top="0" bottom="0"
    minWidth="0" minHeight="0"/>

</s:Skin>

3. Override the getCurrentSkinState() method in a subclass of Application. This method should do whatever analysis is needed to figure out what state the skin should be in, and return a string containing that state’s name. Here is an example which just returns the mood, which is the name of a state. Save it as TestApplication.as:

package{

    import spark.components.Application;

    public class TestApplication extends Application{
    
        public var mood:String;

        // Constructor.
        public function TestApplication():void{
            mood = "bland";
        }
    
        // Return the state the skin should be in.
        override protected function getCurrentSkinState():String{
            return mood;
        }   
    }
}

4. Make a main application file which uses the subclass and the skin just created:

<?xml version="1.0" encoding="utf-8"?>
<custom:TestApplication 
    xmlns:fx="http://ns.adobe.com/mxml/2009" 
    xmlns:mx="library://ns.adobe.com/flex/halo" 
    xmlns:s="library://ns.adobe.com/flex/spark"
    xmlns:custom="*"
    skinClass="SkinWithStates" >

<fx:Script>
<![CDATA[

    private function doMoodChange(e:Event):void{
        this.mood = e.currentTarget.selectedValue;
        
        // This causes the skin's state to
        // be evaluated again.
        invalidateSkinState();
    }

]]>
</fx:Script>

<fx:Declarations>
    <s:RadioButtonGroup id="group1" 
        itemClick="doMoodChange(event)" />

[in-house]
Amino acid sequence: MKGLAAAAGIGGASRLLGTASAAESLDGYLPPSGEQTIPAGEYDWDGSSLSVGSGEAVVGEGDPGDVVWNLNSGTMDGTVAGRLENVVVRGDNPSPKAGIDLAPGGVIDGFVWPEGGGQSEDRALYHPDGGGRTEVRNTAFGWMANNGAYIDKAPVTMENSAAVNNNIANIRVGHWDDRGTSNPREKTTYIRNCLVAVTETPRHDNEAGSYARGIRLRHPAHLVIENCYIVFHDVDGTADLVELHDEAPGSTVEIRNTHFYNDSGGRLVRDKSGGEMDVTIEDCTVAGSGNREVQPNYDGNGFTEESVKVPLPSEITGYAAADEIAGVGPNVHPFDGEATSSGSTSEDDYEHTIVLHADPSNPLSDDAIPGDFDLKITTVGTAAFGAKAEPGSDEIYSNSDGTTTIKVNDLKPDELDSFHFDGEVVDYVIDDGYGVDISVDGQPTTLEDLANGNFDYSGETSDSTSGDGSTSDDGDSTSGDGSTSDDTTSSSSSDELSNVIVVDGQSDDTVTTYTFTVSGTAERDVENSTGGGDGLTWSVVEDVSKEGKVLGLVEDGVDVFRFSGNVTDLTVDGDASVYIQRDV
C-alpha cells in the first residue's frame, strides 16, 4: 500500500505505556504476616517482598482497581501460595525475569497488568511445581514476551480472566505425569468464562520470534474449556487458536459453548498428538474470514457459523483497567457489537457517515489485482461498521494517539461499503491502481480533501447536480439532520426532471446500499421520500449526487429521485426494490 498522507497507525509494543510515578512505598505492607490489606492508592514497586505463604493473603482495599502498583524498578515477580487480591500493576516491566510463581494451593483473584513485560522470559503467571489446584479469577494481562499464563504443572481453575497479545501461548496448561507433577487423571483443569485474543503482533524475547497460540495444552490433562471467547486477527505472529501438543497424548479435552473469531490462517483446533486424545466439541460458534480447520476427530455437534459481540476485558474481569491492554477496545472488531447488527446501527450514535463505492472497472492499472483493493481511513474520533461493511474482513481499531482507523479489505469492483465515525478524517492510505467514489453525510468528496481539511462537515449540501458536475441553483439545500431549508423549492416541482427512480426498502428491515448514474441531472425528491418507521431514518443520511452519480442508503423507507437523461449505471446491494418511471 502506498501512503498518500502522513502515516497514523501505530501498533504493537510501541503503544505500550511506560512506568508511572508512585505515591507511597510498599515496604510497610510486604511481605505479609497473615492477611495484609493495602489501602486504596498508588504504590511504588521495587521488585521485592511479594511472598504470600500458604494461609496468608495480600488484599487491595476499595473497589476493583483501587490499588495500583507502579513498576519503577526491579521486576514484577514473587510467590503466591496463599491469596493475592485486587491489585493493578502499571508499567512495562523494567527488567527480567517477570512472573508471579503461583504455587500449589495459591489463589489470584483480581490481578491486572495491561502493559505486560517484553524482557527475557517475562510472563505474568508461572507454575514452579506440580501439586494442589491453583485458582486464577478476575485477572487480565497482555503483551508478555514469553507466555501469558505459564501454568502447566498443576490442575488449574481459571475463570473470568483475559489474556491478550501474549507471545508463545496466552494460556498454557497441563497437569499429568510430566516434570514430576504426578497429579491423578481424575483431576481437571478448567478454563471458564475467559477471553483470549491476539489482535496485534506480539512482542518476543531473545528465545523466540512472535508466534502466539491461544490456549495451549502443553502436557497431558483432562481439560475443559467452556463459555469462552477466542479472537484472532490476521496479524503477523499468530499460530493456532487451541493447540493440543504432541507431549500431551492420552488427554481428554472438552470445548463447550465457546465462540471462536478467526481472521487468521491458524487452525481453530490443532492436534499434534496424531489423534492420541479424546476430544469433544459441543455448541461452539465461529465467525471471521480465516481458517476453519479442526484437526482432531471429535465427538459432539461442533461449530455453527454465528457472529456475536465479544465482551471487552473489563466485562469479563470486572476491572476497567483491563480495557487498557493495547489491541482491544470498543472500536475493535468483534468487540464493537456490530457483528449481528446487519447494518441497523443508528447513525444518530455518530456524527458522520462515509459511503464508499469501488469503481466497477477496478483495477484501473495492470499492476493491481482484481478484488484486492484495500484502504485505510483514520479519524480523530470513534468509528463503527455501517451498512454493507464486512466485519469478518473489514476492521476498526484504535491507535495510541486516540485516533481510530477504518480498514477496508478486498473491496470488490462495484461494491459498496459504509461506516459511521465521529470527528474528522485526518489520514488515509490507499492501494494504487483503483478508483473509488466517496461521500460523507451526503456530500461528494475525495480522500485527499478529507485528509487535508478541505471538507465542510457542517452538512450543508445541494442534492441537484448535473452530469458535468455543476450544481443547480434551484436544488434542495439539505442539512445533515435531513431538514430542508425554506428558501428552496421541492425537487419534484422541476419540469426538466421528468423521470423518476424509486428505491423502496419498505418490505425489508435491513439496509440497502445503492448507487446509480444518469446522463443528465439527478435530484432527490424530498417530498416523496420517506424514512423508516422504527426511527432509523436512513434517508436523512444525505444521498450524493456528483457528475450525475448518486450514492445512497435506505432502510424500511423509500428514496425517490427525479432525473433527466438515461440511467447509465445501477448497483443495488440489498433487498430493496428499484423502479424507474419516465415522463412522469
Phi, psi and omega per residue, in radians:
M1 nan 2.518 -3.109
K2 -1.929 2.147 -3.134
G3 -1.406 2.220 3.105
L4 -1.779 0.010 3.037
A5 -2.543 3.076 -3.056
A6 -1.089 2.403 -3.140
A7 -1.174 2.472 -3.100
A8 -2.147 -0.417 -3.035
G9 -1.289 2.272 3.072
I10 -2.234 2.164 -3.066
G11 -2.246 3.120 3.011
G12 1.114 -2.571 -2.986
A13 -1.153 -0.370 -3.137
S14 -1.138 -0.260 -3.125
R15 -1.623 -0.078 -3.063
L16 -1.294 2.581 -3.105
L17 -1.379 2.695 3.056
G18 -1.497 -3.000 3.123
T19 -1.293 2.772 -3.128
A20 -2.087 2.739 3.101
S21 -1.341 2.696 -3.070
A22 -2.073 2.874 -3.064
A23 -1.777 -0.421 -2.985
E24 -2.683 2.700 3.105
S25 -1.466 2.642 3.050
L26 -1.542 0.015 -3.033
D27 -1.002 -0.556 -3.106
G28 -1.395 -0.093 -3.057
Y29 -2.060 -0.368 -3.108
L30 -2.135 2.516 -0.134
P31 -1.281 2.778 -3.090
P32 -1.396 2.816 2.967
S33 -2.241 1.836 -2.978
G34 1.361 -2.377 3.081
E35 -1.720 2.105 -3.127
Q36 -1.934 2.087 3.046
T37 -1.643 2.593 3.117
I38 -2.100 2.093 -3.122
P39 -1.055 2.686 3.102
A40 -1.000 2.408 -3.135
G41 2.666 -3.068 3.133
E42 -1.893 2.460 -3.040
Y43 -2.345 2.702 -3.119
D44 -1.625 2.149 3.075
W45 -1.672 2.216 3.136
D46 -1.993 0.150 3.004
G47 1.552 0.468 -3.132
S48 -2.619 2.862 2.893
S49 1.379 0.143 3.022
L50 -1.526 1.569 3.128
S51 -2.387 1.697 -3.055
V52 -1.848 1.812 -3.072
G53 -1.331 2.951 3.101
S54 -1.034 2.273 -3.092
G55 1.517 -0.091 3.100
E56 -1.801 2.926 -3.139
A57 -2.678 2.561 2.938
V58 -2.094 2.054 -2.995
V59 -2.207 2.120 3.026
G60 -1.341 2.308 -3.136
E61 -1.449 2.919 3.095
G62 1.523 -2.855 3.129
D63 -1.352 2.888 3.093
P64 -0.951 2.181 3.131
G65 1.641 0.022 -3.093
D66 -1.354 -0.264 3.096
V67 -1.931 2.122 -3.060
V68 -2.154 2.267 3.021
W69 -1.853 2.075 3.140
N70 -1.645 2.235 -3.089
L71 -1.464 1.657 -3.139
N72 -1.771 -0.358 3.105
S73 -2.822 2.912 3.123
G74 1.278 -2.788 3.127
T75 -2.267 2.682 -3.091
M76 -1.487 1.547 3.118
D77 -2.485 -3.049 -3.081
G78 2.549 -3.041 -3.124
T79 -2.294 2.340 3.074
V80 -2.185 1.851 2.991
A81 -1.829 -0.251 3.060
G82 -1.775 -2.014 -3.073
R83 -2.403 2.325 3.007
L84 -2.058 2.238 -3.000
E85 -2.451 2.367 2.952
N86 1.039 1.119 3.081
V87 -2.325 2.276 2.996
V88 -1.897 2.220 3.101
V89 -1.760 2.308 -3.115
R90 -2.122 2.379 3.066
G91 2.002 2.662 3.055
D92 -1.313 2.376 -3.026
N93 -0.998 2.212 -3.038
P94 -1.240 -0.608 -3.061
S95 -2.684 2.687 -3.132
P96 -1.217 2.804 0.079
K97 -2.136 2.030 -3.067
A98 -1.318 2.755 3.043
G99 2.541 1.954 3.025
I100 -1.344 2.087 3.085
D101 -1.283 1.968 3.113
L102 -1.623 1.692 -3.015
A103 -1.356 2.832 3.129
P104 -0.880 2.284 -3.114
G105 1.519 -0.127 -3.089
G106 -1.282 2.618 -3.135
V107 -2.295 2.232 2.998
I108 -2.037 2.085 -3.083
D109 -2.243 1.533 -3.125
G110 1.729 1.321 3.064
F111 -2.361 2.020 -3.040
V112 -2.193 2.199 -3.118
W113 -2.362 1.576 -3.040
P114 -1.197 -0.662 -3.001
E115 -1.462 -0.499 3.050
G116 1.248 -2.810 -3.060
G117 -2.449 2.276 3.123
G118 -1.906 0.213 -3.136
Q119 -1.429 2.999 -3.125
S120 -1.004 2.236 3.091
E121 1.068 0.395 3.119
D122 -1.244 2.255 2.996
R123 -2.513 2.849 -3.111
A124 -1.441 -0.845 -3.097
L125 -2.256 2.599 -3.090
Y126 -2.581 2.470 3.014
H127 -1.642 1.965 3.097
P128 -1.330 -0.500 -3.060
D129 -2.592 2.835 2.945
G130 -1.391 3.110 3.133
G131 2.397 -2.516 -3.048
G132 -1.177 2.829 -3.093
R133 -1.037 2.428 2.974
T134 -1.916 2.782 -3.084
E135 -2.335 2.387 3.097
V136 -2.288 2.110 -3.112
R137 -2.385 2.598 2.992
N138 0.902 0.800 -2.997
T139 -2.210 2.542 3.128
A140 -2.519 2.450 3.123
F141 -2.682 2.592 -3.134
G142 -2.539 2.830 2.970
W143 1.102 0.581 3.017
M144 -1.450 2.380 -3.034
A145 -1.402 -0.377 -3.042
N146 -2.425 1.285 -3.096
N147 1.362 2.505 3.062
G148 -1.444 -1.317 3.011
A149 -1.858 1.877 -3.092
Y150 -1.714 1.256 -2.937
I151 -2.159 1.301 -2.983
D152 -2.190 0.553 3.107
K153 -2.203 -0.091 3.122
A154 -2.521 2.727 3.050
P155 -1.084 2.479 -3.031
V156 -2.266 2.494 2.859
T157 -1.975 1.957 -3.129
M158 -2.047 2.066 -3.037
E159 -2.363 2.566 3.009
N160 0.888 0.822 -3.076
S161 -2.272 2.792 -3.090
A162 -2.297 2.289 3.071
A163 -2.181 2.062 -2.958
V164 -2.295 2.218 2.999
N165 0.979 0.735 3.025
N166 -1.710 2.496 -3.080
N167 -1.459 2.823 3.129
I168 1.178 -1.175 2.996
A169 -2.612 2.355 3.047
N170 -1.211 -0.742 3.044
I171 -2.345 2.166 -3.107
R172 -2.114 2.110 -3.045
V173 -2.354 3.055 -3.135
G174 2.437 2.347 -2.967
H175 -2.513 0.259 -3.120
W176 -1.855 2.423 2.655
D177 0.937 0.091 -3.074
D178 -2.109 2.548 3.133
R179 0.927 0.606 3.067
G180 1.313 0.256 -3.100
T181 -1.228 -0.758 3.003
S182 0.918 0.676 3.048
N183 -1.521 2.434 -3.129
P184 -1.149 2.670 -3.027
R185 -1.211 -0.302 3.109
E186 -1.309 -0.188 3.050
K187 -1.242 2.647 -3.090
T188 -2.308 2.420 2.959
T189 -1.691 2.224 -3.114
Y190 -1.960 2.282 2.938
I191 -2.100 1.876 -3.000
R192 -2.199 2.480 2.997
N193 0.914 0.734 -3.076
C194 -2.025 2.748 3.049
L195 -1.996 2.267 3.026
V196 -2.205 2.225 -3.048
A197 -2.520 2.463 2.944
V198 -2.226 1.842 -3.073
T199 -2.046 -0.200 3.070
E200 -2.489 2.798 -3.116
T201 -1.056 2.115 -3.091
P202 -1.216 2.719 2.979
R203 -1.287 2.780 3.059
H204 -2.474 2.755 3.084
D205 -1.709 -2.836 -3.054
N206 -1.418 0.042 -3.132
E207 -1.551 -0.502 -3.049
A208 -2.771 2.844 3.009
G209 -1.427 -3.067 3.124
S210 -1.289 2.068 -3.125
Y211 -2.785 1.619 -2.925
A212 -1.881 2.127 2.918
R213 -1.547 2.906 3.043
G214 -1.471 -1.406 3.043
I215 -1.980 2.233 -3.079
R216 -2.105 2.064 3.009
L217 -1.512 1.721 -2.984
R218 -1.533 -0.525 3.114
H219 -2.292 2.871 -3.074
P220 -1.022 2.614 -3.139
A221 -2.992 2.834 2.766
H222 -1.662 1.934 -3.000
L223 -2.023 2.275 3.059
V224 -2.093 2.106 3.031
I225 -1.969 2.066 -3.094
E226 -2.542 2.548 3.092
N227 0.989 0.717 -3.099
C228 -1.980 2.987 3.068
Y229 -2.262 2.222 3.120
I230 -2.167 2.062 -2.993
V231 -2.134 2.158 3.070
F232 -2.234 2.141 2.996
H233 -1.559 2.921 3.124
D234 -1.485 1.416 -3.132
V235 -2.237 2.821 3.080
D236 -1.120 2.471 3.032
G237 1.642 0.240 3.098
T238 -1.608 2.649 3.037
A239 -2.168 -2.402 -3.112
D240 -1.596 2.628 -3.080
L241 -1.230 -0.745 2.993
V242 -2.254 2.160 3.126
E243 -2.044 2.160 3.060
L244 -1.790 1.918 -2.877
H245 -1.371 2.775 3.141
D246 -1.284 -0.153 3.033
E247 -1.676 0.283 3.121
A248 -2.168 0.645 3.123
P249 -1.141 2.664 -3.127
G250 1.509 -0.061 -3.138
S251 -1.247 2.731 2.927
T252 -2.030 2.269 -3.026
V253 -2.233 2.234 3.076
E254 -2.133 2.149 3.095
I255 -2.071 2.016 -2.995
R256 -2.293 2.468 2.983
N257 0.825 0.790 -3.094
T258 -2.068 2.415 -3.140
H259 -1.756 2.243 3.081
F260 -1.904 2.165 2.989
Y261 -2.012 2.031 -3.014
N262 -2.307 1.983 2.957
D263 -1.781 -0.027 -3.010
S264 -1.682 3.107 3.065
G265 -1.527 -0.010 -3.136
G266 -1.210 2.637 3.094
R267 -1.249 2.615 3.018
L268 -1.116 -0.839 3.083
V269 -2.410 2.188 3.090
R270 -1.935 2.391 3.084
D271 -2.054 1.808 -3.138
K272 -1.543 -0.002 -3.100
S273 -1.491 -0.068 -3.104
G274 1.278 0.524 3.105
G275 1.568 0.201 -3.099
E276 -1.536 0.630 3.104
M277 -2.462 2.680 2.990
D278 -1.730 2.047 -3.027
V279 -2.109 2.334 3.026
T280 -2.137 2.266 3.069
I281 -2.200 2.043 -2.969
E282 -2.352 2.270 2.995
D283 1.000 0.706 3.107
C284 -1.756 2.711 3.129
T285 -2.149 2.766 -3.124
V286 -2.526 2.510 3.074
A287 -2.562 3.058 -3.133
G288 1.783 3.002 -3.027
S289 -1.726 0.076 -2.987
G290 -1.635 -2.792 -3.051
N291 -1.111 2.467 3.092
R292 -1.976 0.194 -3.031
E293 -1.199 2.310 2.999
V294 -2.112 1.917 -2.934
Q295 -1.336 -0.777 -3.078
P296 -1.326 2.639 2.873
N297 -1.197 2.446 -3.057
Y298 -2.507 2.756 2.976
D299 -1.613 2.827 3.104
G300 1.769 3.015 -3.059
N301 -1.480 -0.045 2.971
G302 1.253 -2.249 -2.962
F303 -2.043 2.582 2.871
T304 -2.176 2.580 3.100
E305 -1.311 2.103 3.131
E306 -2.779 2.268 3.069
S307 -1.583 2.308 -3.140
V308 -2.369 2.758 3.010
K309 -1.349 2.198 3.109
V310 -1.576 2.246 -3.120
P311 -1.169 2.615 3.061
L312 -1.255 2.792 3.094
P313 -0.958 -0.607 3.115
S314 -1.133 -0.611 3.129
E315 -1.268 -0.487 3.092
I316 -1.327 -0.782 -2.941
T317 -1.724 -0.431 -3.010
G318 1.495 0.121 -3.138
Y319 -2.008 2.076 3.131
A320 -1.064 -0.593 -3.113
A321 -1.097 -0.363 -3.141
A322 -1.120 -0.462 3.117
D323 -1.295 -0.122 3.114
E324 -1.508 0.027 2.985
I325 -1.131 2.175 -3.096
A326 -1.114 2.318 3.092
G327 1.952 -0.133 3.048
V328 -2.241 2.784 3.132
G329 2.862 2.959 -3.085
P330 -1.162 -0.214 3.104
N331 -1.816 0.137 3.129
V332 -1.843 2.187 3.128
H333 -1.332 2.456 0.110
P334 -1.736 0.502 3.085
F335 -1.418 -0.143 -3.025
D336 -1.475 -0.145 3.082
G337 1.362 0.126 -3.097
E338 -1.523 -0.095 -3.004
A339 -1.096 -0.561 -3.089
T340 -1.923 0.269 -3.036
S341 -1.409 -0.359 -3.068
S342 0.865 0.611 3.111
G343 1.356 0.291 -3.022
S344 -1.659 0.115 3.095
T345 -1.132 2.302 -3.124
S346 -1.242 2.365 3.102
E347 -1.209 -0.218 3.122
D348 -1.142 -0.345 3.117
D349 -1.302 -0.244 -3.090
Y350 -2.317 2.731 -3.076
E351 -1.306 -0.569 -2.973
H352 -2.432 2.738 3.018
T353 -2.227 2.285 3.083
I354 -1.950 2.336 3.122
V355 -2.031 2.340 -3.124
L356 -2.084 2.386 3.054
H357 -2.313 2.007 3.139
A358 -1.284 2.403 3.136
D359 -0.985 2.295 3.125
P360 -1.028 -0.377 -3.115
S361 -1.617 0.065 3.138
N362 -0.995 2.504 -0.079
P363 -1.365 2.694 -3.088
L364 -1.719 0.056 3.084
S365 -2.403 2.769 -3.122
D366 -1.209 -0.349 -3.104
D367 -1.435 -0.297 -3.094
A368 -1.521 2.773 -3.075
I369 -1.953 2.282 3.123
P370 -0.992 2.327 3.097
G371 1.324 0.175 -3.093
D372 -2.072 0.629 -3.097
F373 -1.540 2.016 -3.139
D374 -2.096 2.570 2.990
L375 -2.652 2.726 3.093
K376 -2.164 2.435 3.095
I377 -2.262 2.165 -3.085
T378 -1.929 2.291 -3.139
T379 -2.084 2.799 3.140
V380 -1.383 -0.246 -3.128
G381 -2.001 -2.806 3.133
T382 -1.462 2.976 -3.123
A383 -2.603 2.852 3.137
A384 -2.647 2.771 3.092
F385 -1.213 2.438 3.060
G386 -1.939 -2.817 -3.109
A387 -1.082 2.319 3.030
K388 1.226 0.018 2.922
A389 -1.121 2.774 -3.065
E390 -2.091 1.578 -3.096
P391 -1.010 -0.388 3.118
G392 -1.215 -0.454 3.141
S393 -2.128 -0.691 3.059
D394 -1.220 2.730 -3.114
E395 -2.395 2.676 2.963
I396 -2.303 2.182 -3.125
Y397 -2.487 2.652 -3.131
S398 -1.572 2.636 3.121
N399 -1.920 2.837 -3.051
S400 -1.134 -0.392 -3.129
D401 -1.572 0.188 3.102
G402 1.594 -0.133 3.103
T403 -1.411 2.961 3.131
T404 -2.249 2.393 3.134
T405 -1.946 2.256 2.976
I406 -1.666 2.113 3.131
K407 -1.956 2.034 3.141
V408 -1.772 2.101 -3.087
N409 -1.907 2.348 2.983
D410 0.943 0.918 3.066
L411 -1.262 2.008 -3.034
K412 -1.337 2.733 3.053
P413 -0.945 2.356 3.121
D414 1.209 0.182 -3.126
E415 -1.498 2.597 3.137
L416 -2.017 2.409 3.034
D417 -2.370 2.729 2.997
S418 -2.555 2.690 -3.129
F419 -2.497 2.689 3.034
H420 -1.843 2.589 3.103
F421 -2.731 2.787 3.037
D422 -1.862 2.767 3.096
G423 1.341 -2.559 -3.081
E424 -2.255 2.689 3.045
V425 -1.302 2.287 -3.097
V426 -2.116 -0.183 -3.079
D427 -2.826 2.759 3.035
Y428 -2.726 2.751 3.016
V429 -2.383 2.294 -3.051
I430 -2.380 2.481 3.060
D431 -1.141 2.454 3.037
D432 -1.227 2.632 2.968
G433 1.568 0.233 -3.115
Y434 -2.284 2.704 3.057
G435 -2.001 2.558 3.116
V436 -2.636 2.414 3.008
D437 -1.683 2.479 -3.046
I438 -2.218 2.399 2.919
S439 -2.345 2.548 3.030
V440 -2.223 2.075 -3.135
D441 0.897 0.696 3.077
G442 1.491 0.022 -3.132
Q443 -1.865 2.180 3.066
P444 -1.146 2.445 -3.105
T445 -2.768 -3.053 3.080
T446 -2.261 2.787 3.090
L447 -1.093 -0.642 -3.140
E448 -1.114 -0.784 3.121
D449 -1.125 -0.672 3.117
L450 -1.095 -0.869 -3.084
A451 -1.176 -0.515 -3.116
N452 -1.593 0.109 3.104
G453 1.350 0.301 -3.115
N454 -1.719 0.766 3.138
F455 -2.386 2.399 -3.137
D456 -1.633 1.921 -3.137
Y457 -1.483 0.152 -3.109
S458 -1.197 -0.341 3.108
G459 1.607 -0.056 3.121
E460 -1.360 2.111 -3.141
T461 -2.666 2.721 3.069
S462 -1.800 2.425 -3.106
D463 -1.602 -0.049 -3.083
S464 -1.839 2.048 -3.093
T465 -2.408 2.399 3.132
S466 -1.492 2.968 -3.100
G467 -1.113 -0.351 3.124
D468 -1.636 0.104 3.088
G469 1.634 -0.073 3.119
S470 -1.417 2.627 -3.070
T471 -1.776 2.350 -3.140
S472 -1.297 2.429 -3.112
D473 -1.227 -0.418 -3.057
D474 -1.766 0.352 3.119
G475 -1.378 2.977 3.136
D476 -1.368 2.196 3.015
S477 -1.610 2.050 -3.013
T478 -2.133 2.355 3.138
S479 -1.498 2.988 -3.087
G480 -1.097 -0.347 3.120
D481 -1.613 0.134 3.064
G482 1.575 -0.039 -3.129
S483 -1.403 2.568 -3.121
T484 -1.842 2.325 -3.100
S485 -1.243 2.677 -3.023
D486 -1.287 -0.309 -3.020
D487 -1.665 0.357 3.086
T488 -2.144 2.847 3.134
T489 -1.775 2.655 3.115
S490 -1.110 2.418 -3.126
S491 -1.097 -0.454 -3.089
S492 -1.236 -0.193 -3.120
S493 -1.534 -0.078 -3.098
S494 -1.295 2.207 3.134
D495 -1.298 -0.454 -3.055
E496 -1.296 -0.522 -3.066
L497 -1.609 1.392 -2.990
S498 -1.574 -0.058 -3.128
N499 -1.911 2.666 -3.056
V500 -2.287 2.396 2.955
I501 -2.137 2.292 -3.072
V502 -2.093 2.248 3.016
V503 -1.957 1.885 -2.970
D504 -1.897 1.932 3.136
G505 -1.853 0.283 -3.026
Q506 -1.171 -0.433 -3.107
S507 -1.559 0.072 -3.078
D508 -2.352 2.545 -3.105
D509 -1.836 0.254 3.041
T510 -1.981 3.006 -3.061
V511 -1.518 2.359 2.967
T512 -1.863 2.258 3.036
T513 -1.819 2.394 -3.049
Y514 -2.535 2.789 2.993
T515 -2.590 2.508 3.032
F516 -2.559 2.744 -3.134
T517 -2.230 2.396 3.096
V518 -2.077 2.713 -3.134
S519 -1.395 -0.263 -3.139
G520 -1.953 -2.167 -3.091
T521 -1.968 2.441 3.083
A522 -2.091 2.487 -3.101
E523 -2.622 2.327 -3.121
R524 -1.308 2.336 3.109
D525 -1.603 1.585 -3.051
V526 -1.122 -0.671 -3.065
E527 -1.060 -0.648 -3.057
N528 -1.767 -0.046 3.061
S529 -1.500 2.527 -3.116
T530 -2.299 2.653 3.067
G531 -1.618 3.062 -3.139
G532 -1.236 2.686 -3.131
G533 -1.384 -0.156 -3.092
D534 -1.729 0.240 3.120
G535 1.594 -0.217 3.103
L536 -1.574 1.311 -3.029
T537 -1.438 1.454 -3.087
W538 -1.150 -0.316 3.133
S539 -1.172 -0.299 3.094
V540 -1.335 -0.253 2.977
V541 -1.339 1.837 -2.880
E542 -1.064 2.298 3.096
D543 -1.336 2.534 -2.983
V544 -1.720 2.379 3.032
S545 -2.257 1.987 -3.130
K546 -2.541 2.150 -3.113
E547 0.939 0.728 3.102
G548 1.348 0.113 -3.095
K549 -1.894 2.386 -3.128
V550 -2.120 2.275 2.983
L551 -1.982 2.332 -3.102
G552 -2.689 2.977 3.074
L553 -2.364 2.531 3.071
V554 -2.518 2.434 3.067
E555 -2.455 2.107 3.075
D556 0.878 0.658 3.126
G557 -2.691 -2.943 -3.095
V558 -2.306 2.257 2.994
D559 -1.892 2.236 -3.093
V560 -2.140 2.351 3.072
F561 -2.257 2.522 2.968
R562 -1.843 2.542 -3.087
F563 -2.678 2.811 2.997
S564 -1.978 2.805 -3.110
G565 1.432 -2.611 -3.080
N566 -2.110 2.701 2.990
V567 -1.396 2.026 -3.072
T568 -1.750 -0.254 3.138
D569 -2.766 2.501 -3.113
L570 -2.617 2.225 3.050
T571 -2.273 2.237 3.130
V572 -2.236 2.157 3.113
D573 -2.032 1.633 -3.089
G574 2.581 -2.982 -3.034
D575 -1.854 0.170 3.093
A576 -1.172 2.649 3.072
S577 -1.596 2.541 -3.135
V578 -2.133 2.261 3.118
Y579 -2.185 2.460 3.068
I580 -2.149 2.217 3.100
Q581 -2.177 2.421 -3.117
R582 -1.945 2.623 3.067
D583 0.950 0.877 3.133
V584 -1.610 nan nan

</fx:Declarations>

<s:Group x="50" y="50">
    <s:layout>
        <s:VerticalLayout />
    </s:layout>

    <s:SimpleText text="Choose Mood:" />
    
    <s:RadioButton id="rbHappy" 
                   groupName="group1" 
                   label="happy" value="happy" /> 
    <s:RadioButton id="rbSad" 
                   groupName="group1" 
                   label="sad" value="sad" /> 
    <s:RadioButton id="rbSophisticated" 
                   groupName="group1" 
                   label="sophisticated" 
                   value="sophisticated" /> 
    <s:RadioButton id="rbBland" 
                   groupName="group1" 
                   label="bland" 
                   value="bland" 
                   selected="true" /> 
</s:Group>

</custom:TestApplication>

Posted in Application, Skins, States | Leave a Comment »

Setting the layout property in Flex 4

Posted by rvollmar on June 13, 2009

In Flex 3, the layout property could be set to strings such as “absolute”, “horizontal”, and “vertical”. In Flex 4, the layouts are classes such as BasicLayout, HorizontalLayout, VerticalLayout, and TileLayout. If you try to set the layout property in a class’ MXML tag, you will get the compiler error “values of type spark.layouts.supportClasses.LayoutBase cannot be represented in text.” Here are some options:

1. To set the layout for the Application in MXML:

<s:Application ...>
    <s:layout>
        <s:VerticalLayout />
    </s:layout>
...

2. To set the layout for a Group:

<s:Group>
    <s:layout>
        <s:VerticalLayout />
    </s:layout>
...

3. That seemed verbose, so there’s a shortcut to set the layout for a Group; you can use VGroup and HGroup:

<s:VGroup>
...

Enjoy,
– Rob

Posted in Application, Group, Layout | Leave a Comment »